Multiple Roth IRA Accounts
Can you have multiple Roth IRA accounts?
That's a good question.
While you can host your Roth IRA with multiple financial institutions, you can only have one Roth IRA account.
So what does this mean?
It means that, in the eyes of the IRS, you only have one Roth IRA account, but...
You can host that Roth IRA with any number of financial institutions.
Multiple Roth IRA Account Trustees or Custodians
In order to open a Roth IRA, the federal government requires you host your account with a "trustee" or "custodian."
So what or who qualifies as a trustee or custodian?
Your Roth IRA trustee or custodian must be a federally insured bank, credit union, savings and loan, brokerage firm, or other financial entity designated by the IRS to serve as a trustee or custodian for Roth IRAs.
The trustee or custodian is then responsible for oversight of the administrative functions of your Roth IRA, basically notifying the government of the account's existence for tax purposes.
So even though in the eyes of the government you only have one Roth IRA...
You can have multiple trustees or custodians for your Roth IRA.
This creates the illusion of multiple Roth IRA accounts, and thus, confuses people who believe they have multiple Roth IRAs, when they do not.
For example, you might have a Roth IRA account set up at Scottrade, Sharebuilder, , and Charles Schwab. In this case, you have four independent trustees or custodians of your Roth IRA - Scottrade, Sharebuilder, , and Charles Schwab.
So while your Roth IRA is divided among four custodians, those four custodians constitute a single Roth IRA account in the eyes of the federal government.
Does that make sense?
Only One Roth IRA Account
So regardless of what anyone tells you, you can NOT open multiple Roth IRA accounts. Under federal law, you can only have one Roth IRA.
Your maximum annual contribution limit for that Roth IRA remains the same whether you have a single Roth IRA custodian or five Roth IRA custodians.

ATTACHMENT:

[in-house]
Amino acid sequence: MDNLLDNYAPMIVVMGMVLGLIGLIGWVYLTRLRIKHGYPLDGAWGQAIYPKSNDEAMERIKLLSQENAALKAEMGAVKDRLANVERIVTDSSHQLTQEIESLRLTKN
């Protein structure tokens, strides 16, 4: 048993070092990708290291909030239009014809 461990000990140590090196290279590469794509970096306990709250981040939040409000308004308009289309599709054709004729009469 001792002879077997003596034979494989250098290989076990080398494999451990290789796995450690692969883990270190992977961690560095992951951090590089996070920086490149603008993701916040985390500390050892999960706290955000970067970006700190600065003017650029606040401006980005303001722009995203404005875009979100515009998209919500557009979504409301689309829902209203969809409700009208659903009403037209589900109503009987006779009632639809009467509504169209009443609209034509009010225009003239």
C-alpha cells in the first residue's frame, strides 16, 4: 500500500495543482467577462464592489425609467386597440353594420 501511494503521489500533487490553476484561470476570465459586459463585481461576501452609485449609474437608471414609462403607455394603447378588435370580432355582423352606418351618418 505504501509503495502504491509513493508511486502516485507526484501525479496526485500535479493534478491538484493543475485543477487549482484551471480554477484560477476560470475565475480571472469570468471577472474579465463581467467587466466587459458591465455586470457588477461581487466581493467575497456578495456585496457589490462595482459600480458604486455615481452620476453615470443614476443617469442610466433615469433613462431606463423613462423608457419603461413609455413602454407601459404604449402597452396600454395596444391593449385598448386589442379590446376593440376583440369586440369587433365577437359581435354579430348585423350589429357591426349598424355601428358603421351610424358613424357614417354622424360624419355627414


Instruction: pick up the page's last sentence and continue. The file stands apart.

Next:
Let's say you're 26 years old. Your maximum annual Roth IRA contribution limit is $5,000. You also have open accounts (designated as Roth IRAs) with five discount brokers.
What is the maximum amount you can contribute in the current tax year?
You can NOT contribute $25,000 just because you have five brokerage accounts.
While you can contribute to each of those accounts, the $5,000 contribution limit applies across the board.
So, in this example, you can contribute $1,000 to each brokerage account or $5,000 to just one of those accounts or any combination of accounts you wish as long as the total amount of the contributions adds up to no more than $5,000.
Only One IRA Account
In fact, as far as the IRS is concerned, you only have one IRA account.
Again, you can have a Traditional IRA and a Roth IRA at the same time. Both can be open, and both can be funded in the same tax year...
But what you can NOT do is make a maximum contribution to your Roth IRA and your Traditional IRA as if you only had one or the other. Your IRA contribution limit applies across all the IRAs you own, not each account you have.
Suppose you're 35 years old with adjusted gross income of $97,000 per year. You can make a maximum annual Roth IRA contribution of $5,000. Your maximum contribution limit for a Traditional IRA is also $5,000...
Does that mean you can contribute $5,000 to your Roth IRA and $5,000 to your Traditional IRA, for a grand total of $10,000?
The $5,000 maximum contribution limit applies to all your IRAs, so you can only contribute a maximum of $5,000 across all accounts.
So, in this instance, you can contribute $2,500 to your Roth and $2,500 to your Traditional IRA. Or you can contribute any combination thereof which adds up to $5,000. But you can NOT exceed the $5,000 contribution limit without triggering an excess Roth IRA contribution.
Despite what people around the office water cooler say, you can NOT have multiple Roth IRA accounts.
You can have active financial accounts with as many Roth IRA custodians as you want, but...
You can only have one Roth IRA.
That Roth IRA is subject to an annual contribution limit, and the limit applies across all open accounts, including your Traditional IRA and any other IRAs you choose to open and contribute to.
If in doubt, just remember this rule...
One Roth IRA per individual; One annual contribution limit for all your IRAs, regardless of type.
Remember those rules, and you won't have to worry about an excess Roth IRA contribution.
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